The newest group to enter the workforce is Generation Z, born between 1995 and 2015. According to a recent study, Gen Z will account for one quarter of the workforce in 2020. Naturally, today’s managers have questions about how best to work with and lead this new group of workers. How do Gen Z workers differ from Millennials? What can the best managers do to support them? And, what can Gen Z offer your company? In this article, we’ll explore ways for you to recruit and retain your Gen Z employees, ideally leading to better retention of the most talented of today’s youngest workforce.
In order to effectively recruit and manage the newest generation of workers, you’ll need to be sure you understand what motivates and drives them.
Gen Z Seeks Fast Technology
According to an article published by Fast Company, Gen Z is driven by technology. Kurt Heikkinen, CEO of candidate engagement and interview software Montage, goes on to explain, saying, “Gen Z is 100 percent digitally native, meaning they are the first job seekers to be born during the age of smartphones, self-service online tools and AI-enabled virtual assistants like Siri and Alexa. They’ve never known a world without the convenience and speed of digital interaction. Much of their time is spent on social media, streaming videos and gaming online.”
So what does this mean for hiring managers who seek to recruit talented Gen Z workers? Gen Z workers are used to an online experience that is instant, seamless, and offers immediate gratification. Your company could consider implementing hiring practices that follow the same pattern. Heikkinen recommends moving away from a weeks-long interview process. “To create the kind of candidate experience that will engage Gen Z and accelerate job offers, explore interviewing technology that gives candidates more choice and control–like automated scheduling, AI-enabled virtual hiring assistants, and on-demand interviews–that offers candidates the high-touch, high-tech experience that they want during their job hunts.”
Gen Z Seeks Job Security
Most Gen Z workers today grew up in the era of the Great Recession. They saw the adults around them struggle with job loss, high rates of unemployment, and financial instability. As a result, many Gen Z workers prioritize job security and will look for companies that can offer longevity and growth. Research shows Gen Z is more pragmatic than Millennials, who are known for prioritizing job meaning over a higher paycheck. So, if you want to recruit talented Gen Z workers, consider what your company can offer them in regards to job security, ideally by choosing to invest in your employer brand and in your pay brand.
Gen Z Seeks Growth and Development
Because the landscape of technology changes rapidly, Gen Z believes the skills required to best perform in today’s workforce are different and evolving from the skills valued by Boomers, Gen X, and Millennials. In fact, 76 percent of Gen Z professionals agree with this perception. Today’s Gen Z workers value independence when it comes to learning new skills. Managers should consider offering a variety of learning opportunities to their employees.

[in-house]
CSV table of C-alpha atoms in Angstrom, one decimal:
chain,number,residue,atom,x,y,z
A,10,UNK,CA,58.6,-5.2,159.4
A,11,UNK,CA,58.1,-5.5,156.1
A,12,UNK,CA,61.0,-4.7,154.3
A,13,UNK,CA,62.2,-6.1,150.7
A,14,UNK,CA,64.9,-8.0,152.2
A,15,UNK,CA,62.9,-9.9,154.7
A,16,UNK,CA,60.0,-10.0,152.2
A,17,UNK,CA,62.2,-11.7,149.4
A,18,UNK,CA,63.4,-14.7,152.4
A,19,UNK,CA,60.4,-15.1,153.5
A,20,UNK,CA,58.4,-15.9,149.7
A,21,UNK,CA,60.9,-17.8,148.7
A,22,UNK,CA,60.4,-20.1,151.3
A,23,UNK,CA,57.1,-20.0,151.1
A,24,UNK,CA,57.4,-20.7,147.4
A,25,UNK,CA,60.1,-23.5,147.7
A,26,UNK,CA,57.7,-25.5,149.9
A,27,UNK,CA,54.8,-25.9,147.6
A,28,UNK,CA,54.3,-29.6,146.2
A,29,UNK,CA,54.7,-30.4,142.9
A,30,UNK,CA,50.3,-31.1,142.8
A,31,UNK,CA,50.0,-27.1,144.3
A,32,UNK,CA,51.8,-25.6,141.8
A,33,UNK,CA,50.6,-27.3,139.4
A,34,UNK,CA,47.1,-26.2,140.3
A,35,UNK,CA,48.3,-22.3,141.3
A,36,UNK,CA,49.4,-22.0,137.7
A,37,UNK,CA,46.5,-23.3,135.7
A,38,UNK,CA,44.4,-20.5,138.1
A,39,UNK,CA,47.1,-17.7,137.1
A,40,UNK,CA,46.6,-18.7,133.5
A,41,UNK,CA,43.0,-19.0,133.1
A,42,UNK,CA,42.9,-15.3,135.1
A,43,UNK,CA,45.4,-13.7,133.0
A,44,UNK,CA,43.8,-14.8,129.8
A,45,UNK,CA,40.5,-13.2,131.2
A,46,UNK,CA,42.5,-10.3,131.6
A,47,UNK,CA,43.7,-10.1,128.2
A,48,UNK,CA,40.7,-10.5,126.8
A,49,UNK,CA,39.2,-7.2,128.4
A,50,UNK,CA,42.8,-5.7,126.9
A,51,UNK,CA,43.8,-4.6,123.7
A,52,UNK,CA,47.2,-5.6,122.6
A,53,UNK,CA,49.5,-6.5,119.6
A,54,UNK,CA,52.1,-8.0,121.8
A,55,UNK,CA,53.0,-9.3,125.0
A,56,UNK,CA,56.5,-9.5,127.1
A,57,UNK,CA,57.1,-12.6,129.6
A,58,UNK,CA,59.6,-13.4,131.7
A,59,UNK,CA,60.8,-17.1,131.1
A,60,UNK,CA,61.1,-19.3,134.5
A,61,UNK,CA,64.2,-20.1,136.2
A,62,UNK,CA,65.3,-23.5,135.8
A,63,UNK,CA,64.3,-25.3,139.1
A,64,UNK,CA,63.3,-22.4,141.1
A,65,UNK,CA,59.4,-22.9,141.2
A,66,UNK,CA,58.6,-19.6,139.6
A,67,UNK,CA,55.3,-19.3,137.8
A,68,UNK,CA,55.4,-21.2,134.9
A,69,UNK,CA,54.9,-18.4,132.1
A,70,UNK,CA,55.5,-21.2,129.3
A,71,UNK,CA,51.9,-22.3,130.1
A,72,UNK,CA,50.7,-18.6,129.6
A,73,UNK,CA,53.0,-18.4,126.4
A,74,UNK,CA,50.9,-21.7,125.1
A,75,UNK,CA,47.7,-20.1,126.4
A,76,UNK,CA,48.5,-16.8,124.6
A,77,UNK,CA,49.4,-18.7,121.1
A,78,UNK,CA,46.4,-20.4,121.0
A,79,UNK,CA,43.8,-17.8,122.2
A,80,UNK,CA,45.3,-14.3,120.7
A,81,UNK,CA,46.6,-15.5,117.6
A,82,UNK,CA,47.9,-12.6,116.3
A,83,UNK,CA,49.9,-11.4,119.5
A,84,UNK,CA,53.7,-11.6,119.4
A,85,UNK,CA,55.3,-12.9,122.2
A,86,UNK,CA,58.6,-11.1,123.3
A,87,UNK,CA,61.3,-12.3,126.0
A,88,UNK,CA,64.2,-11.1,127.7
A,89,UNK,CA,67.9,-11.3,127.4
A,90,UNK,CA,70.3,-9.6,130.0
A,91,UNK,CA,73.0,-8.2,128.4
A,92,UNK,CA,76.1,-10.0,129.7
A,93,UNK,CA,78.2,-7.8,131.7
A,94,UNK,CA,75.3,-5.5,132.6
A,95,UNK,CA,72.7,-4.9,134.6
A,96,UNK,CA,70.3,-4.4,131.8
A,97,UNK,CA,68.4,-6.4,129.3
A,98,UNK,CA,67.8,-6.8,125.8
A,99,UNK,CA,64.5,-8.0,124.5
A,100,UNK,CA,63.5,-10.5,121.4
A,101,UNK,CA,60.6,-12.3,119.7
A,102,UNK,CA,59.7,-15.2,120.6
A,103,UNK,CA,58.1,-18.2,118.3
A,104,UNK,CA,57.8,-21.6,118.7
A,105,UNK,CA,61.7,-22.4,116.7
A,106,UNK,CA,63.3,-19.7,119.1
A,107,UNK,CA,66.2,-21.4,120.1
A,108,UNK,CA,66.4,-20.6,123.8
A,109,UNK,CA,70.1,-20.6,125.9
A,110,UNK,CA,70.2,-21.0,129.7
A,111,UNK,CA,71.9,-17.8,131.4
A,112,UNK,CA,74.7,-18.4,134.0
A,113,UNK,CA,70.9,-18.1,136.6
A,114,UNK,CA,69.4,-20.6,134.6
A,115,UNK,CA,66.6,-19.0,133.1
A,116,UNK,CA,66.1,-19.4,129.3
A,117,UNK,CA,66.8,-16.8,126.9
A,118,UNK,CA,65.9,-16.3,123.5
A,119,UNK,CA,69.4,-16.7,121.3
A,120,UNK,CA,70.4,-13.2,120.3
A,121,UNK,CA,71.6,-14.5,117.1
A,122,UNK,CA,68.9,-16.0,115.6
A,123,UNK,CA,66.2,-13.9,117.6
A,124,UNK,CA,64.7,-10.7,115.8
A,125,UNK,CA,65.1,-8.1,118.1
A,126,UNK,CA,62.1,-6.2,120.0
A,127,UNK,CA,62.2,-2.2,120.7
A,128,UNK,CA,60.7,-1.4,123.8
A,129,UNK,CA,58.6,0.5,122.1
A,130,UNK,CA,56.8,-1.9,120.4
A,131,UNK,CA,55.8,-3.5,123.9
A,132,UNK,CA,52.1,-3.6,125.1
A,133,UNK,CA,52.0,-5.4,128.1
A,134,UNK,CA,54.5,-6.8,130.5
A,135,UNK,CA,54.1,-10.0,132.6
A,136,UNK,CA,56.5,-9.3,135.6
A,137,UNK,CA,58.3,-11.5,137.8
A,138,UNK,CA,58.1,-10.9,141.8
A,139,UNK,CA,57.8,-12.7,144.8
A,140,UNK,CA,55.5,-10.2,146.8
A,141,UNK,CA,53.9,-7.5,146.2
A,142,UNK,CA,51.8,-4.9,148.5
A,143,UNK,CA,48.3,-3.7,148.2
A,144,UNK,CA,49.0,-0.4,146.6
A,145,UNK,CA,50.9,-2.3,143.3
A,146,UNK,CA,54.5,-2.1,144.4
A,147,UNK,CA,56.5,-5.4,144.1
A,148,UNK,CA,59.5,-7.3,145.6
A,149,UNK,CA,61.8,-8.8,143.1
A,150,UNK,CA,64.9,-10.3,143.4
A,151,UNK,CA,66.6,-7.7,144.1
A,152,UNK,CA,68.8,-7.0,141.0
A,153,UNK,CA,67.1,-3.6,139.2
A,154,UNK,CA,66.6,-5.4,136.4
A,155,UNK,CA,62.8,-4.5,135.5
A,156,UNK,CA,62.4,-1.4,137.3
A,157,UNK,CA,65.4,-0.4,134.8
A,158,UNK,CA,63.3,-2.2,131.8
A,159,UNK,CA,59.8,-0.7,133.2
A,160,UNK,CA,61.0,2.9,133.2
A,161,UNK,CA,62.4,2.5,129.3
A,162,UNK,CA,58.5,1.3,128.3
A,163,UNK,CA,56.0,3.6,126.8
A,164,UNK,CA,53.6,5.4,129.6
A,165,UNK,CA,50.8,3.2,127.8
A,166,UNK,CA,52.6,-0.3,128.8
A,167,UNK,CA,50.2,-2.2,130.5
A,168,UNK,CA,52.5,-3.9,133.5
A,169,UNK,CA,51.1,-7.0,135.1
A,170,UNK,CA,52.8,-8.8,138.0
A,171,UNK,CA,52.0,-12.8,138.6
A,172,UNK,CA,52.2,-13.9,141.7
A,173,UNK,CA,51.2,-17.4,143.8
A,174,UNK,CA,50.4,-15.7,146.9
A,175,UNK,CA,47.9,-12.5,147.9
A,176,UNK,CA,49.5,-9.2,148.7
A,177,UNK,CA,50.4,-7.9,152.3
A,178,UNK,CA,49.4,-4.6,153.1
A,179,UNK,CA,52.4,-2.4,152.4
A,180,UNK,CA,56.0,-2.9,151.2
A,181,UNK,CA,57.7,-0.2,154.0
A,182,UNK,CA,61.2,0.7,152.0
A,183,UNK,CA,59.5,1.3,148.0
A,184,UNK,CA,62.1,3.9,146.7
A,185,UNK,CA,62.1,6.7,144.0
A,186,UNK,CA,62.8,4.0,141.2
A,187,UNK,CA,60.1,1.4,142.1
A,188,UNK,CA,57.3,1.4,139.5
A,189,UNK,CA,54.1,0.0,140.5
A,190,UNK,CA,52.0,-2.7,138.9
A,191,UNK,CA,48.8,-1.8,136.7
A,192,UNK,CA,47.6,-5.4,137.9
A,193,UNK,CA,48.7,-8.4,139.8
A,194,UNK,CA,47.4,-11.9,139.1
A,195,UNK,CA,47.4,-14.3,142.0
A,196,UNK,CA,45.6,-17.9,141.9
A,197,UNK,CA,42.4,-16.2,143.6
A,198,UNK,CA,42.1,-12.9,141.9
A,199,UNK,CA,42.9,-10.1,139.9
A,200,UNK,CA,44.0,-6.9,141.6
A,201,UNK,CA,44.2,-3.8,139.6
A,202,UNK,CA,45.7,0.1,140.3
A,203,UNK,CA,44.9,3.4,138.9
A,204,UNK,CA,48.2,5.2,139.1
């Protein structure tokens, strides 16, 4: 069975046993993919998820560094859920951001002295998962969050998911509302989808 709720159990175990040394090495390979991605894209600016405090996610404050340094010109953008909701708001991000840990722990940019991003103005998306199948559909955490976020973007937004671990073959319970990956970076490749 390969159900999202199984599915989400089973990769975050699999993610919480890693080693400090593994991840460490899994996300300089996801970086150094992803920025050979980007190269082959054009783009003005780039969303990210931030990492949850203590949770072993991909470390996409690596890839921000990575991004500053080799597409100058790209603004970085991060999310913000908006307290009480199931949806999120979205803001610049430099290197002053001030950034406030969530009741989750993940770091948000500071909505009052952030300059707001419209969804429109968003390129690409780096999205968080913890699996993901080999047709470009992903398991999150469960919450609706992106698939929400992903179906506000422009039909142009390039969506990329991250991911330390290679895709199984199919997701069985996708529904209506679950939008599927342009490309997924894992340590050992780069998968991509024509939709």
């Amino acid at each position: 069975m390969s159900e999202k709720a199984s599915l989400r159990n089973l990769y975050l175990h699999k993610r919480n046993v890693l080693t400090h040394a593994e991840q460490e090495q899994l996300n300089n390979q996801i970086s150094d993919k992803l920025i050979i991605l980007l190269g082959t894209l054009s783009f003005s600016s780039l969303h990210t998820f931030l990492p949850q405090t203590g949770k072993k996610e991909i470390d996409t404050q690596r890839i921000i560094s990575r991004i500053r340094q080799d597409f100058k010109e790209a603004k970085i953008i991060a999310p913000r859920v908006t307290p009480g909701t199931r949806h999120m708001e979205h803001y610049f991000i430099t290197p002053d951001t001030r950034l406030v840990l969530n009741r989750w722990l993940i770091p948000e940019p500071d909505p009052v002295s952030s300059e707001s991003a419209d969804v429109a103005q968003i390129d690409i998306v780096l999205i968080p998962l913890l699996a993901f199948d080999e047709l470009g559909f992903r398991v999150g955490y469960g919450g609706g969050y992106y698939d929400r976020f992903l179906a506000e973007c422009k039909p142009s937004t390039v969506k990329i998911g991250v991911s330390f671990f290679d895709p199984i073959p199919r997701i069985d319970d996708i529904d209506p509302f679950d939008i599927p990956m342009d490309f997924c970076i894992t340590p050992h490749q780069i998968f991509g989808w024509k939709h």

Additionally, Gen Z workers value feedback and communication from their managers. Sixty percent of Gen Z workers say they would appreciate multiple check-ins from their managers during the week while 40 percent want to interact with their boss daily or even multiple times a day. And, according to these workers, steady feedback is one way to help retention. As a manager, you should prioritize regular 1:1 check-ins with your employees, especially your younger workers. But, you don’t have to plan for daily 1:1 conversations; often, a simple emoji or one sentence email or IM will do the trick. Gen Z workers just want to know their work is seen, valued, and contributing to the overall goals of the company.
Gen Z Values Diversity and Equity
There are numerous reasons to ensure your company’s policies foster diversity in the workplace. If you want to recruit and retain Gen Z talent, you must address the diversity within your own organization. According to Inc., “77 percent of Gen Z workers said a company’s level of diversity affects their decision to work there. And 69 percent of Millennials employed at a diverse organization said they would stay with their employer beyond five years, compared with 27 percent not employed at a diverse organization.”
To learn more about diversity and inclusion in the workplace, read this.
In conclusion, there are multiple ways to recruit and retain Gen Z talent. And, while it is important to avoid blanket generalizations about any generation, the smartest recruiters understand the importance of studying the newest generation to enter the workforce and ensuring your employer brand is as attractive as possible to potential talented new hires.
How is your organization approaching Gen Z talent? Let us know in the comments.